Ask A Vet: How Do I Crate-Train My New Puppy?


Welcome to our weekly 'Ask a Vet from the SF SPCA' feature on Dr. Jeannine Berger, DVM, DACVB is a board certified veterinary behaviorist who counsels guardians whose pets’ issues are beyond the scope of training. Think of her as a pet shrink…at your service. Ask your own questions in the comments

Q: I got a new puppy, and a friend told me I should crate-train my puppy now–is that true? What crate should I get, and how should I get started?

A: A crate is a terrific investment for a number of reasons. A crate can help you with:

House training.
Teaches your puppy to keep the home clean.
Chew training. Stops your puppy from chewing anything except legitimate chew toys.
Settling. Encourages your puppy to settle down when he's alone.
Kennelling. Your puppy may need to stay in a crate during travel or a hospital visit.

Get a crate large enough for your puppy to stand up, lie down, and turn around in, but no larger. Otherwise, he might be tempted to use one end as a bathroom and the other as a bed.

Before you start using the crate, give your puppy a chance to get used to it. Don't just throw him in there and hope he adjusts; that would be traumatic. The crate needs to be a comfy, safe place your puppy loves to spend time in. First, throw tiny, yummy treats into the crate. When your puppy goes in to get them, praise him. After a few treats, your puppy will happily venture into the crate to find more treats or toys–then begin gradually closing the door for a few seconds while giving him treats him through the opening, or when he is busy chewing a longer-lasting treat or Kong. Then let him right back out.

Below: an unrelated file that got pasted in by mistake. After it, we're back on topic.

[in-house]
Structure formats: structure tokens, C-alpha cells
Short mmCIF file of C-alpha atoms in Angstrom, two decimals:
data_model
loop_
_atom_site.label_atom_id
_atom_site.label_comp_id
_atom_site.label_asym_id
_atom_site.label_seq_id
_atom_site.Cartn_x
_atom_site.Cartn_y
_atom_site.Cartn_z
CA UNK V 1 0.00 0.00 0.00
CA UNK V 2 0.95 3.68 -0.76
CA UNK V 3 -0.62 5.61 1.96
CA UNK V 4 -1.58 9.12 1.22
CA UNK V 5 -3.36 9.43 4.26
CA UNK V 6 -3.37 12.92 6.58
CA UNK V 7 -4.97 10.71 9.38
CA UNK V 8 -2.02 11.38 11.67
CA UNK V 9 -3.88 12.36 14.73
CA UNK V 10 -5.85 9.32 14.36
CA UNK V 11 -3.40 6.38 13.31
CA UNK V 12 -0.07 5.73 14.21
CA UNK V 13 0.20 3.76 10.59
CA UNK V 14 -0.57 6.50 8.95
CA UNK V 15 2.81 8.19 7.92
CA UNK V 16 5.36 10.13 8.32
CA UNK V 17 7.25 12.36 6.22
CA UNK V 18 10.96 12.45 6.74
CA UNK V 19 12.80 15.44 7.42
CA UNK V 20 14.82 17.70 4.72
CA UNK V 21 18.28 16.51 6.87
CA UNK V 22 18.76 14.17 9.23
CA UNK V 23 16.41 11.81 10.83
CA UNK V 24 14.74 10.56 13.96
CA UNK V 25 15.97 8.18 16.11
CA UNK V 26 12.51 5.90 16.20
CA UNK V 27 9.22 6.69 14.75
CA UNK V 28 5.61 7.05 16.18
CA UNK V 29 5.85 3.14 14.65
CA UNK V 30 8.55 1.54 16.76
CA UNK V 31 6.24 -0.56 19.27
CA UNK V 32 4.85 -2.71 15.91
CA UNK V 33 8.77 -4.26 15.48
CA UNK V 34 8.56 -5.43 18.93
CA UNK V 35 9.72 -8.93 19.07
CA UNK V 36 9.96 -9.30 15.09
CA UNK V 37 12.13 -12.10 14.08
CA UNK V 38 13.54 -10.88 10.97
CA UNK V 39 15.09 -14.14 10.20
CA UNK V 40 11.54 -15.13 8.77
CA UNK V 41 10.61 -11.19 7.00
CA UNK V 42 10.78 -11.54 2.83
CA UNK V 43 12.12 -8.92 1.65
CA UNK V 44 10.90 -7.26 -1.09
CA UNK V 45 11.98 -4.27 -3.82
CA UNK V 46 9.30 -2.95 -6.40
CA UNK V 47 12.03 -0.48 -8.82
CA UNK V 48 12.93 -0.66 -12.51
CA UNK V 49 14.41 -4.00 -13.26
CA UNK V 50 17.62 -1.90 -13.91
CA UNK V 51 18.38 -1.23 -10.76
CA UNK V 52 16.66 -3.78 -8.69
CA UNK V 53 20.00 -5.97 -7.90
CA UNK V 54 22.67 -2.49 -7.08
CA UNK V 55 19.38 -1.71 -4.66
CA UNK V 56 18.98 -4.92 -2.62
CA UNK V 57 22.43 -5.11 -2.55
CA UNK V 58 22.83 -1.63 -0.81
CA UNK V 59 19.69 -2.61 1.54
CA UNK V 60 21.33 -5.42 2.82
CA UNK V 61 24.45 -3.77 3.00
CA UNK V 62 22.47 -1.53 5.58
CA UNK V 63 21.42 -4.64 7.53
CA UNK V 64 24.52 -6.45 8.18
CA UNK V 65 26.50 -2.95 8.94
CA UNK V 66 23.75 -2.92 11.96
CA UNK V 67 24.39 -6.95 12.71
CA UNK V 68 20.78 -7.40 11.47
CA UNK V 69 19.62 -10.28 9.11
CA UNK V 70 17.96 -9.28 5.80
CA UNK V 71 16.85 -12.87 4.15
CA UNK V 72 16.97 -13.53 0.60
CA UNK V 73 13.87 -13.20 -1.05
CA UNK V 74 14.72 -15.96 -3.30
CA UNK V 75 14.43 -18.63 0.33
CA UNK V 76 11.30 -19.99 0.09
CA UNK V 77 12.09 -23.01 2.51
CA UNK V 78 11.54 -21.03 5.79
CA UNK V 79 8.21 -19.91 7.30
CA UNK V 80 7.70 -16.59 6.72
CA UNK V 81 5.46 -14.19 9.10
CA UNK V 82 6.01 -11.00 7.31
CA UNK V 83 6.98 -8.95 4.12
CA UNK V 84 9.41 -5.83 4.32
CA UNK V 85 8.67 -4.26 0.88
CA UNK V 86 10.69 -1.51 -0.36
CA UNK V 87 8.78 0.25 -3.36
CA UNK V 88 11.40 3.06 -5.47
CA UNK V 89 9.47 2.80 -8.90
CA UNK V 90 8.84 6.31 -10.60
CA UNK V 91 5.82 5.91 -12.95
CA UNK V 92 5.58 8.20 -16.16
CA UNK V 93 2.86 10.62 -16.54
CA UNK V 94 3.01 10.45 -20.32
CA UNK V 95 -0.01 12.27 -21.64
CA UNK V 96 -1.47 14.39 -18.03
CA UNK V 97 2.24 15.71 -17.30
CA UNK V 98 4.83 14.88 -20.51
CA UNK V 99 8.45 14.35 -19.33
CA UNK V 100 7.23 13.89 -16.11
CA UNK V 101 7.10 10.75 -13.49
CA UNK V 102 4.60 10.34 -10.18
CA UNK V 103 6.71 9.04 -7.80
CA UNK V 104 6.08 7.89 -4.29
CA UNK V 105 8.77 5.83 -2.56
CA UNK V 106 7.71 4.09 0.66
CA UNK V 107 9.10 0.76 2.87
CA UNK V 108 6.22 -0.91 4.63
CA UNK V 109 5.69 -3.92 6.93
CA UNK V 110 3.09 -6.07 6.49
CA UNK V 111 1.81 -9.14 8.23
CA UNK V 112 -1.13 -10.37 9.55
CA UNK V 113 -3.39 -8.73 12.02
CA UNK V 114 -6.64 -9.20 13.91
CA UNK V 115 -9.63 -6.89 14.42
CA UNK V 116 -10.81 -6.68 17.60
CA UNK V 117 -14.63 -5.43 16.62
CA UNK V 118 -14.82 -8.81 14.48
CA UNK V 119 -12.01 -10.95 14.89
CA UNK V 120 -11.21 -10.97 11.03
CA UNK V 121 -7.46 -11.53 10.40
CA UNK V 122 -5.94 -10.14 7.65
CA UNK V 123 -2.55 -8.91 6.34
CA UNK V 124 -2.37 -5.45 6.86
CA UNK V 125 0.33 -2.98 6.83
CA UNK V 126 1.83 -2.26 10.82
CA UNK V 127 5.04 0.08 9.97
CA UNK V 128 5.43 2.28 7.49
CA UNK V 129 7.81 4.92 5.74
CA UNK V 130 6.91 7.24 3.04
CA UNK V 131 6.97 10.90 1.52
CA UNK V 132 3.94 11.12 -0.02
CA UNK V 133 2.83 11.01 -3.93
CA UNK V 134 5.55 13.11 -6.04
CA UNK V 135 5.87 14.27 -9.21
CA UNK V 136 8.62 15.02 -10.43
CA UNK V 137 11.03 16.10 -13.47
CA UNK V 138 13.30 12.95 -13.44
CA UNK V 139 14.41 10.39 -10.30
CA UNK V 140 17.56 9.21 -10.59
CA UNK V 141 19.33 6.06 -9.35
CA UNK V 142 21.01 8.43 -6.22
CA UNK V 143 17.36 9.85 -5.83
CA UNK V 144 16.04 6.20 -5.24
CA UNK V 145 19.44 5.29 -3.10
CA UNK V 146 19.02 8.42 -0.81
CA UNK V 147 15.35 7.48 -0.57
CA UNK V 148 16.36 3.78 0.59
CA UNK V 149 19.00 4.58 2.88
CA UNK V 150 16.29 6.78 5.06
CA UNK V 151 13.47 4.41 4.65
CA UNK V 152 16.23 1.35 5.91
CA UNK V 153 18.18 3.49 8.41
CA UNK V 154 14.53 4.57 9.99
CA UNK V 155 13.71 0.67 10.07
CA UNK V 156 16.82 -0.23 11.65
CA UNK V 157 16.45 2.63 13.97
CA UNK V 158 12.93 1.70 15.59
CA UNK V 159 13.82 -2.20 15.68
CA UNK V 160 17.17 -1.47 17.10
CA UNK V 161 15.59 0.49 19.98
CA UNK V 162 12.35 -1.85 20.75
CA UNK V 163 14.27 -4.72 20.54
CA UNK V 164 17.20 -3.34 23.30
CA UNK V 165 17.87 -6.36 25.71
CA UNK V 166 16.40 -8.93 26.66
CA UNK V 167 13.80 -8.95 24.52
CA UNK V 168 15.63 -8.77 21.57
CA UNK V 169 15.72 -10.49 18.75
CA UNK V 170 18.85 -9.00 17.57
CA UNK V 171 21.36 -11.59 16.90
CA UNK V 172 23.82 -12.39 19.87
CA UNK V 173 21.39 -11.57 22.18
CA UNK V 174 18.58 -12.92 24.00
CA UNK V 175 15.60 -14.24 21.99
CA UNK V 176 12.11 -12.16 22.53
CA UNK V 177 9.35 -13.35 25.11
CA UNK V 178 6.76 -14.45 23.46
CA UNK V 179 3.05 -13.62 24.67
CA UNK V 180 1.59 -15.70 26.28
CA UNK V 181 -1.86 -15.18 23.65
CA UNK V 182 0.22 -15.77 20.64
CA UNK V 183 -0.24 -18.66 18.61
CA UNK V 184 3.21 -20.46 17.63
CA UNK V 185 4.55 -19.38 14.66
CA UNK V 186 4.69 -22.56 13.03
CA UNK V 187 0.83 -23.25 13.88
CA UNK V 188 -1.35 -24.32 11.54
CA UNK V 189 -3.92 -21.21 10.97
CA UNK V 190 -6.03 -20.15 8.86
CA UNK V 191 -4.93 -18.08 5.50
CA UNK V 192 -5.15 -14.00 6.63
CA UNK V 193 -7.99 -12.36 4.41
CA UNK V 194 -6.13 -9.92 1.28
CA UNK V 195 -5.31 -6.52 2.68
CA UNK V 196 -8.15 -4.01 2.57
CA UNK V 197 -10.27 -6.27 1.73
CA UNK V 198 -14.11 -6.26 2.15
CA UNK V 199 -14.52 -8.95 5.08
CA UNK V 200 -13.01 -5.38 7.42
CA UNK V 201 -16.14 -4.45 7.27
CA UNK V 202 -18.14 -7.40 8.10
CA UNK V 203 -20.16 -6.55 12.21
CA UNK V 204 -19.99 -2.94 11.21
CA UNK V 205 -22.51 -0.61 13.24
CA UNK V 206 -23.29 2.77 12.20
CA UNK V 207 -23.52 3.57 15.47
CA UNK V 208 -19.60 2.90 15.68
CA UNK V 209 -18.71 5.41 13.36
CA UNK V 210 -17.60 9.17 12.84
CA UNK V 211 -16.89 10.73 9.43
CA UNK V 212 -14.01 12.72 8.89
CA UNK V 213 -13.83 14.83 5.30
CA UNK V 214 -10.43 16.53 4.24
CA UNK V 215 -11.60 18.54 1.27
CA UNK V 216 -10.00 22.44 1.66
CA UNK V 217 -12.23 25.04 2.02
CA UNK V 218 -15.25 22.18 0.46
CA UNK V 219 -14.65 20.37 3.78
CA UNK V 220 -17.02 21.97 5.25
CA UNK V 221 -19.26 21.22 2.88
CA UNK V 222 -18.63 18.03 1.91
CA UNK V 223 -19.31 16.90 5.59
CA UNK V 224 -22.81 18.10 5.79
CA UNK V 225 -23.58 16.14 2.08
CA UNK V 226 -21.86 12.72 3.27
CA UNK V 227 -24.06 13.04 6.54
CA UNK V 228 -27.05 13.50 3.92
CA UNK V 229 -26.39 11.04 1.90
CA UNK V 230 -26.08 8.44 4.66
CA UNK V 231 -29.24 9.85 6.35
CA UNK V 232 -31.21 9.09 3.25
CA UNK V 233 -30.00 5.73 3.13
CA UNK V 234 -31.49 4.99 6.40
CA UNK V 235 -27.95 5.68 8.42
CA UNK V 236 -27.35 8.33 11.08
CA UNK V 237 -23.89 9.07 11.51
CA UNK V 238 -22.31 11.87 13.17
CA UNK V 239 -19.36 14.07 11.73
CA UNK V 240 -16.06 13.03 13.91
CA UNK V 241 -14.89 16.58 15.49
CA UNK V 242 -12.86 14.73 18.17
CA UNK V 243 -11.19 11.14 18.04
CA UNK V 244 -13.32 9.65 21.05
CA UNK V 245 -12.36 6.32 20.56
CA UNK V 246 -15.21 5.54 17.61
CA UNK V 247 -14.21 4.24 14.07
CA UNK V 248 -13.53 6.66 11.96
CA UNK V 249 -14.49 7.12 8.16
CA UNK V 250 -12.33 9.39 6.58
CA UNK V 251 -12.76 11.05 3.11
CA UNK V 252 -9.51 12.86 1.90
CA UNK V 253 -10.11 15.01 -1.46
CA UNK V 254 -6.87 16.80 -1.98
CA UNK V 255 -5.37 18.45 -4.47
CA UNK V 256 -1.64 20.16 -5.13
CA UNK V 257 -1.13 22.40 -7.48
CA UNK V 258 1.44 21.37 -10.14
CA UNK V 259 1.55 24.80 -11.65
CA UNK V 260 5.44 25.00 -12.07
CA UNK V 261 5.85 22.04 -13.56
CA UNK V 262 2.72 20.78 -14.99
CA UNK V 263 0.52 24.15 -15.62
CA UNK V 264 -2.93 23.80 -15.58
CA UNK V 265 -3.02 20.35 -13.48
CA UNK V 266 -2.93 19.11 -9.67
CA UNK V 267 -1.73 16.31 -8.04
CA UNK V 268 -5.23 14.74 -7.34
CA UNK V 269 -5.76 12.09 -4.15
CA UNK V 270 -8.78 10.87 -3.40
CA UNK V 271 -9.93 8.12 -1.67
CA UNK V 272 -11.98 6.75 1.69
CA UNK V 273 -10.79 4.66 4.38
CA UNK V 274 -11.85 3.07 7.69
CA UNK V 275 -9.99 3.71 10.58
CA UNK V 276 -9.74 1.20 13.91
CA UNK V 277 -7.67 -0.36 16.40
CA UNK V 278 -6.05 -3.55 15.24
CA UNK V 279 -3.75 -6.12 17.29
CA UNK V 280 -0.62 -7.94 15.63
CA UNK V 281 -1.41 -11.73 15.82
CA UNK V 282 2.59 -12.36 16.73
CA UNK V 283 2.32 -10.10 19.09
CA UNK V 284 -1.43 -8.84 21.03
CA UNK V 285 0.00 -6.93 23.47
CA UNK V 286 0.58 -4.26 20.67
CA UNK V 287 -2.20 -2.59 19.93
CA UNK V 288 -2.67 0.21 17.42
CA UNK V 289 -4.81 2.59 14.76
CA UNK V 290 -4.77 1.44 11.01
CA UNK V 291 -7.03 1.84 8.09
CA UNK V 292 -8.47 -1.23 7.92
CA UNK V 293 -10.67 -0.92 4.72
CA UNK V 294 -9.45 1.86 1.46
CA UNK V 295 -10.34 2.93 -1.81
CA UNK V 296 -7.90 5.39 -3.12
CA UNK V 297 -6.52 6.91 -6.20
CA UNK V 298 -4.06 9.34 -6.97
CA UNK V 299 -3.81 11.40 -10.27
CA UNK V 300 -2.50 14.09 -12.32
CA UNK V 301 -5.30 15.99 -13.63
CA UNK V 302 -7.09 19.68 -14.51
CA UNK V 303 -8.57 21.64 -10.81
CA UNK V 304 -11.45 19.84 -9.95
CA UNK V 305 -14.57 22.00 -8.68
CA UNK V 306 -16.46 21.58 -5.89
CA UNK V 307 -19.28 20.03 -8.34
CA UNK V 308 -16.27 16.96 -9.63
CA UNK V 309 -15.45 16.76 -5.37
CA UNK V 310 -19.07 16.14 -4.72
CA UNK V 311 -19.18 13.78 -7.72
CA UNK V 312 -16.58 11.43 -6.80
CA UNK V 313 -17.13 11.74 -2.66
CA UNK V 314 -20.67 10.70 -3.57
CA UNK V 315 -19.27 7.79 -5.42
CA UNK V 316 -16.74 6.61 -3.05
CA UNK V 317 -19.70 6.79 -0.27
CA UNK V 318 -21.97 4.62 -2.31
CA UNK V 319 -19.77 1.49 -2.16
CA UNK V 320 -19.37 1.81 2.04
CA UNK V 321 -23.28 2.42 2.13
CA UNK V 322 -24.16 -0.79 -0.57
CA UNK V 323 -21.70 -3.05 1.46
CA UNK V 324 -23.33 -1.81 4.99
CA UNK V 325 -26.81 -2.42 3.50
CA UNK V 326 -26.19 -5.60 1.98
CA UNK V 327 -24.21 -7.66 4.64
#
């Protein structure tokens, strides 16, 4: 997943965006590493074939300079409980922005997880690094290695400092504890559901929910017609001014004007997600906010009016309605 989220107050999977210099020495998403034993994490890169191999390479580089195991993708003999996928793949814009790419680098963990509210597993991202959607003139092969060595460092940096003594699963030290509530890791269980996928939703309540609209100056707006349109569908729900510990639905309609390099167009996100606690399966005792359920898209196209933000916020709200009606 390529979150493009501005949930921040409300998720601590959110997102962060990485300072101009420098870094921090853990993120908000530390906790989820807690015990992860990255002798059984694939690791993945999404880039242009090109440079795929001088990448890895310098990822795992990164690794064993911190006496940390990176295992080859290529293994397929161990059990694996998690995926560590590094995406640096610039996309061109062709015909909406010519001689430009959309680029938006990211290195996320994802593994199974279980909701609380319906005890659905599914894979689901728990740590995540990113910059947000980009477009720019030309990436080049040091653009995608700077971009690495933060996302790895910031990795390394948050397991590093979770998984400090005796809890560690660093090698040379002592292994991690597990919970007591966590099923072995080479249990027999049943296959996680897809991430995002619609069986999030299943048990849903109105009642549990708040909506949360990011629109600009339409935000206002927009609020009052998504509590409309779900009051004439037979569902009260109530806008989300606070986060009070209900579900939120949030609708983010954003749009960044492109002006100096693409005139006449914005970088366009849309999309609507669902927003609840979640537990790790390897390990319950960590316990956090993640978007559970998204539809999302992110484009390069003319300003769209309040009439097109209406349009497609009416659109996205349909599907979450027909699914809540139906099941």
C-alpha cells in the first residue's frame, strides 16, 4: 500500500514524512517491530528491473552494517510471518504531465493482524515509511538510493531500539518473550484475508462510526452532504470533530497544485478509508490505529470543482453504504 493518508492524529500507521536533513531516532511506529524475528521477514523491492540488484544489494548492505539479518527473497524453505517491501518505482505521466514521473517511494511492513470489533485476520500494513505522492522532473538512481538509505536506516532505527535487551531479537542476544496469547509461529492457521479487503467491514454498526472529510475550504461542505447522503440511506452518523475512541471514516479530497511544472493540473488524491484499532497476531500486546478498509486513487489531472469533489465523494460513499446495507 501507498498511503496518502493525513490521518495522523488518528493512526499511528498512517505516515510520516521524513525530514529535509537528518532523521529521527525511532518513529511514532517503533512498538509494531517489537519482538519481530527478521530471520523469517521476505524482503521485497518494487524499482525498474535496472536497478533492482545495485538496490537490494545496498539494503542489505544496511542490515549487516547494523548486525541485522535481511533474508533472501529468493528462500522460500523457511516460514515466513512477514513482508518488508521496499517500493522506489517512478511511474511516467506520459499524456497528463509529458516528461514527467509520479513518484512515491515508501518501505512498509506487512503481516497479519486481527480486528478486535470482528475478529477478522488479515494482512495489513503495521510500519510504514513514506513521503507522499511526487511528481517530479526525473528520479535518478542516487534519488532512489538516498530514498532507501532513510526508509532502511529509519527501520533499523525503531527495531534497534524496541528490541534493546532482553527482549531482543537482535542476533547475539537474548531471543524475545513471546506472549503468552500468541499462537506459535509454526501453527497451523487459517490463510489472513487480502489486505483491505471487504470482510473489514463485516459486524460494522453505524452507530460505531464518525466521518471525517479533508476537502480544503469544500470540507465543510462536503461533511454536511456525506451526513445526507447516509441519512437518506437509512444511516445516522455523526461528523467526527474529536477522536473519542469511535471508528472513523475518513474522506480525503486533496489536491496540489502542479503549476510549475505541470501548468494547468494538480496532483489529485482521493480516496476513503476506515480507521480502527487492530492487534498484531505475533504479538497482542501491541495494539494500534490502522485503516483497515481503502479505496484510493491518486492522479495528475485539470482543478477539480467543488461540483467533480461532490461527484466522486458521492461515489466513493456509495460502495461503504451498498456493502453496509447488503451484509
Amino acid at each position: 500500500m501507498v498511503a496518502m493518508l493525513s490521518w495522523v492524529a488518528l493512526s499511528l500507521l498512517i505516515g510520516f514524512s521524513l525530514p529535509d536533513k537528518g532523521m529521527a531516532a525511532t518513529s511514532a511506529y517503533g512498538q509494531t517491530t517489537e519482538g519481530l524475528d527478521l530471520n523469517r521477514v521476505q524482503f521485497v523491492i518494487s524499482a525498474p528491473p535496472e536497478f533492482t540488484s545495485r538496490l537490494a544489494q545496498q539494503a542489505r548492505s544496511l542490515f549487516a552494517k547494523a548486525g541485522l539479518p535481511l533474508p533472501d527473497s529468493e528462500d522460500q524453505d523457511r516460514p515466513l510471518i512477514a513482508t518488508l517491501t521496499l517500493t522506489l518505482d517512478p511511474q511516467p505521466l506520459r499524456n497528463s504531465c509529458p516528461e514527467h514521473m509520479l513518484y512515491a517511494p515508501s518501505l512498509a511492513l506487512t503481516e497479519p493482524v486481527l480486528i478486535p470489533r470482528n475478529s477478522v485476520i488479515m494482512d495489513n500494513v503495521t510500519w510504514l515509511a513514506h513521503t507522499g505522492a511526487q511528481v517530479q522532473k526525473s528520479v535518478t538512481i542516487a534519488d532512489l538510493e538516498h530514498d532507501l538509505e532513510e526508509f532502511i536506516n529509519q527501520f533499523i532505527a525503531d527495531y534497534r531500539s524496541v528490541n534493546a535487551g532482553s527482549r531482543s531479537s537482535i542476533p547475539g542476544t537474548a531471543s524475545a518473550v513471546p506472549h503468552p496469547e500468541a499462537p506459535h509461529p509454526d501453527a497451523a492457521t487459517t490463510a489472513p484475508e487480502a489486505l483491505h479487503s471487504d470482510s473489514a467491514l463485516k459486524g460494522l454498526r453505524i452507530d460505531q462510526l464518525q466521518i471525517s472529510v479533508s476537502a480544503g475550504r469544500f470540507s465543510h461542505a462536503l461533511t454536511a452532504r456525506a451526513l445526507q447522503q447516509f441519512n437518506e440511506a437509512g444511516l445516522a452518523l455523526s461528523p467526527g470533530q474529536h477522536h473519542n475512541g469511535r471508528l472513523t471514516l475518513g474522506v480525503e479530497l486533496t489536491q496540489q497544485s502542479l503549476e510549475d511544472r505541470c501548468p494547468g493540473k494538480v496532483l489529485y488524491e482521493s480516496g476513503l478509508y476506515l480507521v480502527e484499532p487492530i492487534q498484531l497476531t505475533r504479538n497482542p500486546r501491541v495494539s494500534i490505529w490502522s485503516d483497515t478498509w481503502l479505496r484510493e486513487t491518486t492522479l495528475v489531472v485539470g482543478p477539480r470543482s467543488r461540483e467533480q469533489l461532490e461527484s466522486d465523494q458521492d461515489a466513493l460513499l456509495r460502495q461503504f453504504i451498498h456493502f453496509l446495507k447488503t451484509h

For several days continue to stuff a puppy Kong with extra-special goodies. Put the Kong in the crate and close the door behind your puppy as he goes to eat it. Go about your business in the house, then let your puppy back out after five minutes. If your puppy has already learned to sit, it is a good idea to have your puppy sit in the crate before you open the door. Try to ignore your puppy if he whines or barks a little, and let him out when he is being quiet for at least a few seconds. Over the next few sessions, gradually extend the duration in the crate. Go from one minute to five minutes to 10, 15, or 30, depending on your puppy's age (see below). Vary your absences; always throw in some shorter ones.

A time guide to crating puppies:
8-10 weeks              up to one hour
11-12 weeks             up to two hours
13-16 weeks             up to three hours
Over four months        up to four hours

Tip: Never leave dogs at any age in the crate longer than three to four hours at a time, except for bedtime. Never force your puppy in the crate or use the crate for punishment. If your puppy cries or tries to escape and might be hurting itself do not use the crate–get professional help. The crate should always be a good, happy place.

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